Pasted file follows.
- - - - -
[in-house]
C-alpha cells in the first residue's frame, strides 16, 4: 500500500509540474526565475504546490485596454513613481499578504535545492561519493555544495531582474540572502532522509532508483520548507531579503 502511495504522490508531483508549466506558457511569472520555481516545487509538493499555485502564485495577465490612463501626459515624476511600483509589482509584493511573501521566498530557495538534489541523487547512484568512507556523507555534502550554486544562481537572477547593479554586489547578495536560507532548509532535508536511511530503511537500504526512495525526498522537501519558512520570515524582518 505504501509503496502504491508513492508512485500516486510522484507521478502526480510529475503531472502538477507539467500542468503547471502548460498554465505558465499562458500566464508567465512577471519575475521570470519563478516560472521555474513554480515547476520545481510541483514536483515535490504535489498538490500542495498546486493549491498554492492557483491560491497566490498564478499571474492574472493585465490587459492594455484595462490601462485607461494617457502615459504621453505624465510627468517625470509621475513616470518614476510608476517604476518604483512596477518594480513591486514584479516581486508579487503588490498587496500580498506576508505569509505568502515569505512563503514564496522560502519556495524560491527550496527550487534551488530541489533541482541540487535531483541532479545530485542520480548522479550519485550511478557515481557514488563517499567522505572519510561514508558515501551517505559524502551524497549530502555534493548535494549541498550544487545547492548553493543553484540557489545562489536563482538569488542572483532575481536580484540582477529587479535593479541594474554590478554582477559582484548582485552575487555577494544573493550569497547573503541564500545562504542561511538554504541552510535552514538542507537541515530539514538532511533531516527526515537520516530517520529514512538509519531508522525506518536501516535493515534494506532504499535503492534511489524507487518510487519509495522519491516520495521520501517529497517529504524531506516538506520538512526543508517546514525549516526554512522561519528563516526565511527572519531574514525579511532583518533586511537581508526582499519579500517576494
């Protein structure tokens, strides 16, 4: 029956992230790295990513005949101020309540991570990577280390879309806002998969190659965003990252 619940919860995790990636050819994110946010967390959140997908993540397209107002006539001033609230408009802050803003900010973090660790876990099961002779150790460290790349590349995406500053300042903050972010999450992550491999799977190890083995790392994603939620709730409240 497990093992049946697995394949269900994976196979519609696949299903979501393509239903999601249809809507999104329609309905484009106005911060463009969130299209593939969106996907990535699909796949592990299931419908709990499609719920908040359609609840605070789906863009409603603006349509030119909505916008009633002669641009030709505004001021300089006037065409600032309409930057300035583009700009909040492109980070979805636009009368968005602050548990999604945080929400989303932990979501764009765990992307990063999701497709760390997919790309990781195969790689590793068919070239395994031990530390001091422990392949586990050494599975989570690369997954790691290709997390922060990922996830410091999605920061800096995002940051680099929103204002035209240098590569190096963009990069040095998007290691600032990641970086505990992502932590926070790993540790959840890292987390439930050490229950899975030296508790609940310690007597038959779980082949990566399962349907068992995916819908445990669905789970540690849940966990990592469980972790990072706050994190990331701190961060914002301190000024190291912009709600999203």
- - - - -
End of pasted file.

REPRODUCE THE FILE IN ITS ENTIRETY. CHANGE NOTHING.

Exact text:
[in-house]
C-alpha cells in the first residue's frame, strides 16, 4: 500500500509540474526565475504546490485596454513613481499578504535545492561519493555544495531582474540572502532522509532508483520548507531579503 502511495504522490508531483508549466506558457511569472520555481516545487509538493499555485502564485495577465490612463501626459515624476511600483509589482509584493511573501521566498530557495538534489541523487547512484568512507556523507555534502550554486544562481537572477547593479554586489547578495536560507532548509532535508536511511530503511537500504526512495525526498522537501519558512520570515524582518 505504501509503496502504491508513492508512485500516486510522484507521478502526480510529475503531472502538477507539467500542468503547471502548460498554465505558465499562458500566464508567465512577471519575475521570470519563478516560472521555474513554480515547476520545481510541483514536483515535490504535489498538490500542495498546486493549491498554492492557483491560491497566490498564478499571474492574472493585465490587459492594455484595462490601462485607461494617457502615459504621453505624465510627468517625470509621475513616470518614476510608476517604476518604483512596477518594480513591486514584479516581486508579487503588490498587496500580498506576508505569509505568502515569505512563503514564496522560502519556495524560491527550496527550487534551488530541489533541482541540487535531483541532479545530485542520480548522479550519485550511478557515481557514488563517499567522505572519510561514508558515501551517505559524502551524497549530502555534493548535494549541498550544487545547492548553493543553484540557489545562489536563482538569488542572483532575481536580484540582477529587479535593479541594474554590478554582477559582484548582485552575487555577494544573493550569497547573503541564500545562504542561511538554504541552510535552514538542507537541515530539514538532511533531516527526515537520516530517520529514512538509519531508522525506518536501516535493515534494506532504499535503492534511489524507487518510487519509495522519491516520495521520501517529497517529504524531506516538506520538512526543508517546514525549516526554512522561519528563516526565511527572519531574514525579511532583518533586511537581508526582499519579500517576494
């Protein structure tokens, strides 16, 4: 029956992230790295990513005949101020309540991570990577280390879309806002998969190659965003990252 619940919860995790990636050819994110946010967390959140997908993540397209107002006539001033609230408009802050803003900010973090660790876990099961002779150790460290790349590349995406500053300042903050972010999450992550491999799977190890083995790392994603939620709730409240 497990093992049946697995394949269900994976196979519609696949299903979501393509239903999601249809809507999104329609309905484009106005911060463009969130299209593939969106996907990535699909796949592990299931419908709990499609719920908040359609609840605070789906863009409603603006349509030119909505916008009633002669641009030709505004001021300089006037065409600032309409930057300035583009700009909040492109980070979805636009009368968005602050548990999604945080929400989303932990979501764009765990992307990063999701497709760390997919790309990781195969790689590793068919070239395994031990530390001091422990392949586990050494599975989570690369997954790691290709997390922060990922996830410091999605920061800096995002940051680099929103204002035209240098590569190096963009990069040095998007290691600032990641970086505990992502932590926070790993540790959840890292987390439930050490229950899975030296508790609940310690007597038959779980082949990566399962349907068992995916819908445990669905789970540690849940966990990592469980972790990072706050994190990331701190961060914002301190000024190291912009709600999203």